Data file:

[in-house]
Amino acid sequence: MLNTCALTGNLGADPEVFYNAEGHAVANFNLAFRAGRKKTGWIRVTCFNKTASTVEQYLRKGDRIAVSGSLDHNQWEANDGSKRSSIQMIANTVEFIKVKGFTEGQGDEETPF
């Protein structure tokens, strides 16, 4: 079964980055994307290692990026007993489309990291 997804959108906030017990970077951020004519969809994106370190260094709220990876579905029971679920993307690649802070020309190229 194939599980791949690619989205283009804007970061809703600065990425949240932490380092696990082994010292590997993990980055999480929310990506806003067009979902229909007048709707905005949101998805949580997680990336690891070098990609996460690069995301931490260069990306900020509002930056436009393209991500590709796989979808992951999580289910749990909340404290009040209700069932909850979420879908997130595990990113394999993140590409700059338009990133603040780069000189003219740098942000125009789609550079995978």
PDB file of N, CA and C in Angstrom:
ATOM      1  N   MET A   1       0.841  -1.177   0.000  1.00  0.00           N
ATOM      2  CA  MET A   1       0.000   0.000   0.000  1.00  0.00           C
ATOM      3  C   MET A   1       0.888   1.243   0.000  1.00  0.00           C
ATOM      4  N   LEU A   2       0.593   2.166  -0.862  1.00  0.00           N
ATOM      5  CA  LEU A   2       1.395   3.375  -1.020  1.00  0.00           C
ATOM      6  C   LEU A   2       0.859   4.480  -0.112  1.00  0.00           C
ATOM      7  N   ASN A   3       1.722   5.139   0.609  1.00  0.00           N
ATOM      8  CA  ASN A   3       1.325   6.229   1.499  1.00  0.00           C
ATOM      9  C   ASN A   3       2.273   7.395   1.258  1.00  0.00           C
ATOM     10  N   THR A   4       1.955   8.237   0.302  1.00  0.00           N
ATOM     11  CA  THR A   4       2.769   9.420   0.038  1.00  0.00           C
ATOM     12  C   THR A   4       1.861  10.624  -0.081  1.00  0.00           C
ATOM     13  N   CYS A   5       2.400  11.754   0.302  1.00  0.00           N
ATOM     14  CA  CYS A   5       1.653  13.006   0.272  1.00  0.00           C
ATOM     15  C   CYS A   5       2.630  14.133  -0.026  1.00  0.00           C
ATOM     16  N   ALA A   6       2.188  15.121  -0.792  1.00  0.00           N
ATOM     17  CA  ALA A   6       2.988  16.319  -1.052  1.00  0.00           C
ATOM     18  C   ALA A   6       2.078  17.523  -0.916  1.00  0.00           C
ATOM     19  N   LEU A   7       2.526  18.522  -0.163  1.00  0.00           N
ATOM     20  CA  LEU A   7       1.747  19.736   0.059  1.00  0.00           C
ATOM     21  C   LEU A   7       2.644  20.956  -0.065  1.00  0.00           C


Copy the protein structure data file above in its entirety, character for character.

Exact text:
[in-house]
Amino acid sequence: MLNTCALTGNLGADPEVFYNAEGHAVANFNLAFRAGRKKTGWIRVTCFNKTASTVEQYLRKGDRIAVSGSLDHNQWEANDGSKRSSIQMIANTVEFIKVKGFTEGQGDEETPF
């Protein structure tokens, strides 16, 4: 079964980055994307290692990026007993489309990291 997804959108906030017990970077951020004519969809994106370190260094709220990876579905029971679920993307690649802070020309190229 194939599980791949690619989205283009804007970061809703600065990425949240932490380092696990082994010292590997993990980055999480929310990506806003067009979902229909007048709707905005949101998805949580997680990336690891070098990609996460690069995301931490260069990306900020509002930056436009393209991500590709796989979808992951999580289910749990909340404290009040209700069932909850979420879908997130595990990113394999993140590409700059338009990133603040780069000189003219740098942000125009789609550079995978």
PDB file of N, CA and C in Angstrom:
ATOM      1  N   MET A   1       0.841  -1.177   0.000  1.00  0.00           N
ATOM      2  CA  MET A   1       0.000   0.000   0.000  1.00  0.00           C
ATOM      3  C   MET A   1       0.888   1.243   0.000  1.00  0.00           C
ATOM      4  N   LEU A   2       0.593   2.166  -0.862  1.00  0.00           N
ATOM      5  CA  LEU A   2       1.395   3.375  -1.020  1.00  0.00           C
ATOM      6  C   LEU A   2       0.859   4.480  -0.112  1.00  0.00           C
ATOM      7  N   ASN A   3       1.722   5.139   0.609  1.00  0.00           N
ATOM      8  CA  ASN A   3       1.325   6.229   1.499  1.00  0.00           C
ATOM      9  C   ASN A   3       2.273   7.395   1.258  1.00  0.00           C
ATOM     10  N   THR A   4       1.955   8.237   0.302  1.00  0.00           N
ATOM     11  CA  THR A   4       2.769   9.420   0.038  1.00  0.00           C
ATOM     12  C   THR A   4       1.861  10.624  -0.081  1.00  0.00           C
ATOM     13  N   CYS A   5       2.400  11.754   0.302  1.00  0.00           N
ATOM     14  CA  CYS A   5       1.653  13.006   0.272  1.00  0.00           C
ATOM     15  C   CYS A   5       2.630  14.133  -0.026  1.00  0.00           C
ATOM     16  N   ALA A   6       2.188  15.121  -0.792  1.00  0.00           N
ATOM     17  CA  ALA A   6       2.988  16.319  -1.052  1.00  0.00           C
ATOM     18  C   ALA A   6       2.078  17.523  -0.916  1.00  0.00           C
ATOM     19  N   LEU A   7       2.526  18.522  -0.163  1.00  0.00           N
ATOM     20  CA  LEU A   7       1.747  19.736   0.059  1.00  0.00           C
ATOM     21  C   LEU A   7       2.644  20.956  -0.065  1.00  0.00           C